- Sponsoring my friend Rob into the Catholic Church
- Maintaining a perfect track record for our weekly Vice Lounge Online podcasts
- “Winning” NaNoWriMo with Aiden’s Wager
- Ending the year about a pound lighter than I started it
- Seeing my 403(b) account increase more than 6 percent from last year
As I survey the legacy of 2014, certain lessons have presented themselves:
- I’m more likely to get things done and to prioritize effectively when I have a lot on my plate. Conversely, the more I have pending, the more likely that fairly routine tasks will be set aside in service to the crisis du jore. Among those routine tasks are the basic “wellness” activities that too often get trumped by an external deadline.
- Unlike the heady days of my early-to-mid 20s, nowadays I need regular downtime to recharge. If I burn the candle from both ends for too long, as soon as a free day comes, I just collapse. That sprint-then-stop pace isn’t healthy in the long run. I’ve been tinkering with my normal to-do list to isolate Sundays. I am going to try to make Sundays a day of full and complete rest — no work, no chores, just tranquility. Maybe some reading or Netflixing or walking in the park, but nothing I have to do.
- The things that are important and the things that are urgent, rarely overlap.
- The older I get, the less I can pretend that bad habits don’t matter.
- Having aggressive goals does matter.
I’m not a fan of new-year resolutions — they reek of “lost cause” — but I have identified some goals for the coming year. I need to replace my vehicle and my desktop PC. I’m planning on trips this year to the Dallas metroplex, Philadelphia, Seattle and Las Vegas, as well as a return trek to Isle Royale (weather permitting). I want to learn Python and R, launch a quarterly literary journal through Caffeinated Press, upgrade my radio license to General class, earn SSI’s “master diver” rank by the end of the summer, and publish a textbook about clinical quality improvement. Later this month, discussions will commence about a possible dive trip with the Gang of Four and about a possible visit to see my friend Jared in Abu Dhabi (perhaps, twinning the UAE trip with a side excursion to Bangalore, India). I’d really, really like to try the Metro Health Marathon in October. And despite bobbing around the diocese, including extended sojourns to the cathedral and to St. Robert, I think I’d feel more at home with a return to St. Anthony.
Today is the final day of Grand Staycation IV. I got a lot done, but much remains to be finished. I’m looking forward to 2015, mostly because I have a better sense than last year of the things that are worth pursuing, versus the things I have either always done, or allowed myself to be talked into. So I think the watchwords for the coming year are “triage and consolidation” — i.e., fixing what’s not optimal and doubling down on what’s important.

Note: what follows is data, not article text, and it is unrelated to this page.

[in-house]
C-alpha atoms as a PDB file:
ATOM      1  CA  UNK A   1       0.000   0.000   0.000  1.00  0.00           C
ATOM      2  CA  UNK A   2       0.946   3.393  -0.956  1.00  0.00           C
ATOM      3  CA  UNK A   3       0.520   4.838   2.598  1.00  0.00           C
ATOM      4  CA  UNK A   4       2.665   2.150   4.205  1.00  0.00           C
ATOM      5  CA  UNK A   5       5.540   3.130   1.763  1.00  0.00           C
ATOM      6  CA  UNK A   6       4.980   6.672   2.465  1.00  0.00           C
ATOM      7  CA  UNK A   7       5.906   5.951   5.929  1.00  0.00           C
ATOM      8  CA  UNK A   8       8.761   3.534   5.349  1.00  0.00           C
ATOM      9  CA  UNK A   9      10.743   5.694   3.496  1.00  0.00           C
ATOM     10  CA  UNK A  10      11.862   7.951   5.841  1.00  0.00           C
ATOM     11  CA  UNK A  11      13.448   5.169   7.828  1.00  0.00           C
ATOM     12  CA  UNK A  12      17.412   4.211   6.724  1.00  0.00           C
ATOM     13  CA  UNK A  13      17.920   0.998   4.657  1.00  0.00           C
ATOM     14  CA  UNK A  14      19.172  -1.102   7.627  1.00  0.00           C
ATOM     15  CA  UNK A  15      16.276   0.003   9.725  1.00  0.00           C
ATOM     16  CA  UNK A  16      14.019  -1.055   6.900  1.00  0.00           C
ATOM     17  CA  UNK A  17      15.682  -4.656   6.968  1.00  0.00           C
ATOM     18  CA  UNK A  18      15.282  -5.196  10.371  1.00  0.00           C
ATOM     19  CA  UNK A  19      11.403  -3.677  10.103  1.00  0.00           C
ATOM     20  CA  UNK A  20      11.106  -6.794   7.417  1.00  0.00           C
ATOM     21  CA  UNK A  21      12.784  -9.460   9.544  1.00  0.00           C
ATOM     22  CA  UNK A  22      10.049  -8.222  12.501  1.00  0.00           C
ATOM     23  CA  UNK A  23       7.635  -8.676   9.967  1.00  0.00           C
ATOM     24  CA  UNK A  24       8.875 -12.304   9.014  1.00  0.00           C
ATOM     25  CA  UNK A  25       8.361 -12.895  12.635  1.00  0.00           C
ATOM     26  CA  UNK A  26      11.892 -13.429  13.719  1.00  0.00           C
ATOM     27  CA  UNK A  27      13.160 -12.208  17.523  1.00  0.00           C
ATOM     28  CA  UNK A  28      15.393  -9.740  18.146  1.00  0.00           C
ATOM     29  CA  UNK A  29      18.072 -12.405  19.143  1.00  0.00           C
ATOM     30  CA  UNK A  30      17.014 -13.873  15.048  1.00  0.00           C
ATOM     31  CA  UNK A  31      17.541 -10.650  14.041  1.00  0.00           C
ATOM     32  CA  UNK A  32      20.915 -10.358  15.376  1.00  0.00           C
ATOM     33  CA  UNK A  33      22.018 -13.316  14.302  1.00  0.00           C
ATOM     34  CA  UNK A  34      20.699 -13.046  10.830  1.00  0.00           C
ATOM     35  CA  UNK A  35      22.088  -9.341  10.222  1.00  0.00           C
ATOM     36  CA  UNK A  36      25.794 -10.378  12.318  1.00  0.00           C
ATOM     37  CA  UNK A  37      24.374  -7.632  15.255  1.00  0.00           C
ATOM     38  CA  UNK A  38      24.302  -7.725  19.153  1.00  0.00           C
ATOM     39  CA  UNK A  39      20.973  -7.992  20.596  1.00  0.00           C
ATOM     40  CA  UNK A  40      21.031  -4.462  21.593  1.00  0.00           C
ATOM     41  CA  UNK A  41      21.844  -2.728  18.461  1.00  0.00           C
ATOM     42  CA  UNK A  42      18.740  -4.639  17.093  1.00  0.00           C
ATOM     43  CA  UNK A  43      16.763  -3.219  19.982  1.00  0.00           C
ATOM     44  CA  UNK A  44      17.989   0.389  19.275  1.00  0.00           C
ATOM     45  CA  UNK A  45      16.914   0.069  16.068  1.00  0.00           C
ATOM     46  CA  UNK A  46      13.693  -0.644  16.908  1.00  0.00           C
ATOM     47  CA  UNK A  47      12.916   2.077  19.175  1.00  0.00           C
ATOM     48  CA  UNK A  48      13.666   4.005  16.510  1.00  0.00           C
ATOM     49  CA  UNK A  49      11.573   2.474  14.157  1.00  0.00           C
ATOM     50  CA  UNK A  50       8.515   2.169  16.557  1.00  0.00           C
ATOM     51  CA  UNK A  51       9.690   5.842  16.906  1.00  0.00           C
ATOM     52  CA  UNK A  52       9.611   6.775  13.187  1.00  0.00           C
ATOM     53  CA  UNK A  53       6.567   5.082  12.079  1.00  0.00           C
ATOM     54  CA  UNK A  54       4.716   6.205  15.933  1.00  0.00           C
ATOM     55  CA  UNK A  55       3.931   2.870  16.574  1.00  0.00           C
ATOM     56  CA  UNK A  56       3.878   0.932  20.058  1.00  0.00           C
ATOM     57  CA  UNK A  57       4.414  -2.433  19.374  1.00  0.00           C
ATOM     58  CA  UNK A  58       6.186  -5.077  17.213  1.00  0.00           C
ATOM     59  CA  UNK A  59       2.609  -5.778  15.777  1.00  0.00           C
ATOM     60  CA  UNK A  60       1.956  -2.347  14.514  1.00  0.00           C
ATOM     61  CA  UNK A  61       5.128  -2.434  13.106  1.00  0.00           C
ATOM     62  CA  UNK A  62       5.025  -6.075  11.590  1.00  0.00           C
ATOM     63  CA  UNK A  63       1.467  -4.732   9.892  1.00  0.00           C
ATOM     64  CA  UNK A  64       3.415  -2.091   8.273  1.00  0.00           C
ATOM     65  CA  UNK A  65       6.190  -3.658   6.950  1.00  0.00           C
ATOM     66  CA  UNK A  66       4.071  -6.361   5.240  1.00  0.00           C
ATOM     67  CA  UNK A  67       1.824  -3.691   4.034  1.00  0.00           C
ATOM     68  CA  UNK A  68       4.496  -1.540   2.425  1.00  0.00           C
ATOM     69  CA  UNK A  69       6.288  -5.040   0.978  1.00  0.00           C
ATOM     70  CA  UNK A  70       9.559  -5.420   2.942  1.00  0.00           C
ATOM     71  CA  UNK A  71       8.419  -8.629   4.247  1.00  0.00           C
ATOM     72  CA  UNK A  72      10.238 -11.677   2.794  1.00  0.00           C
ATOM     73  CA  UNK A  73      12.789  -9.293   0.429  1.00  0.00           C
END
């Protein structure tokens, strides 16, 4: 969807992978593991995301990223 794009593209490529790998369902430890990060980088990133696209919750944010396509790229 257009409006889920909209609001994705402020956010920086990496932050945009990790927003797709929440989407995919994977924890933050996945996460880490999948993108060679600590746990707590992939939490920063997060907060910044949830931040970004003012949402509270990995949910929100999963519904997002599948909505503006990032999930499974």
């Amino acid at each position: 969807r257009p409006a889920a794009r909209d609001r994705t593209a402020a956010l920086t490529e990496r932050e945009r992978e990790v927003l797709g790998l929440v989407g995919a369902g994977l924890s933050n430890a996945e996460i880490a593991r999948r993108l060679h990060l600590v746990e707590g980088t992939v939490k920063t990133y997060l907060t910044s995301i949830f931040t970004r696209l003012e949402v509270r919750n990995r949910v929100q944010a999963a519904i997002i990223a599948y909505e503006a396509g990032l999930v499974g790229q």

Best wishes for a safe, happy and healthy new year!
Posted on 28 December 2014 | No responses
Posted on my Roadmap is my one-sentence mission: “I will be a contented and healthy man who, upon his 70th birthday, can look himself in the mirror free of the sting of regret.” Easier written than done, perhaps, but thinking about the question 32 years early opens the door for opportunities to avoid incurring regret in the first place.
I’m sometimes asked whether I get depressed about not having married and “settled down” with a brood of crumb-crunchers and a little suburban house with a white picket fence and a used minivan and a slightly dopey golden retriever. Usually well-intentioned, the question nevertheless is curious, insofar as it rests on two rickety assumptions: First, that marriage and family are normative, from which deviation signifies loss or defect; and second, that I am ignorant of what I’m missing so therefore I should pine for it.
As to the first assumption, I can only say that I’ve seen many people marry and remain happy together for a very long time. I’ve also seen friends younger than I who have already divorced. I am aware, through my own family’s experience, of what divorce does to family dynamics. A few years ago, when I more actively searched for a partner, I was dismayed to discover just how many women in the 25-to-35 age cohort are either single or divorced … but with at least one small child. Marriage isn’t the institution it used to be, and most families I know have so absorbed the individualist Gestalt that “family” is perhaps more meaningful as a tribal affiliation than as blood-kin identification.
I am not unaware of the benefits of marriage and child-rearing. Should the right situation arise, I’d get married. But I’m not drawn to the institution and I don’t feel incomplete because I live in an apartment with no one except my feline overlords. I’ve seen too many elderly people in the hospital who bet on a spouse and children or grandchildren to look after them in their dotage — and then see those bets fail. No one is guaranteed a loving family surrounding you on your deathbed when you’re in your late 90s. People die; they grow apart, they feud, they have different priorities. When I did pastoral care rounds in the hospital, years ago, it wasn’t all that rare for the older patients to want me to stick around. To talk. Sure, they had families — but, you know, they were busy. Seems odd to structure a life, beginning in your 20s, on the gamble of what you’ll need or want in your twilight years. Yet that’s the message, fundamentally, of family: They’re the ones who will take care of you when you’re back in diapers. Good luck with that.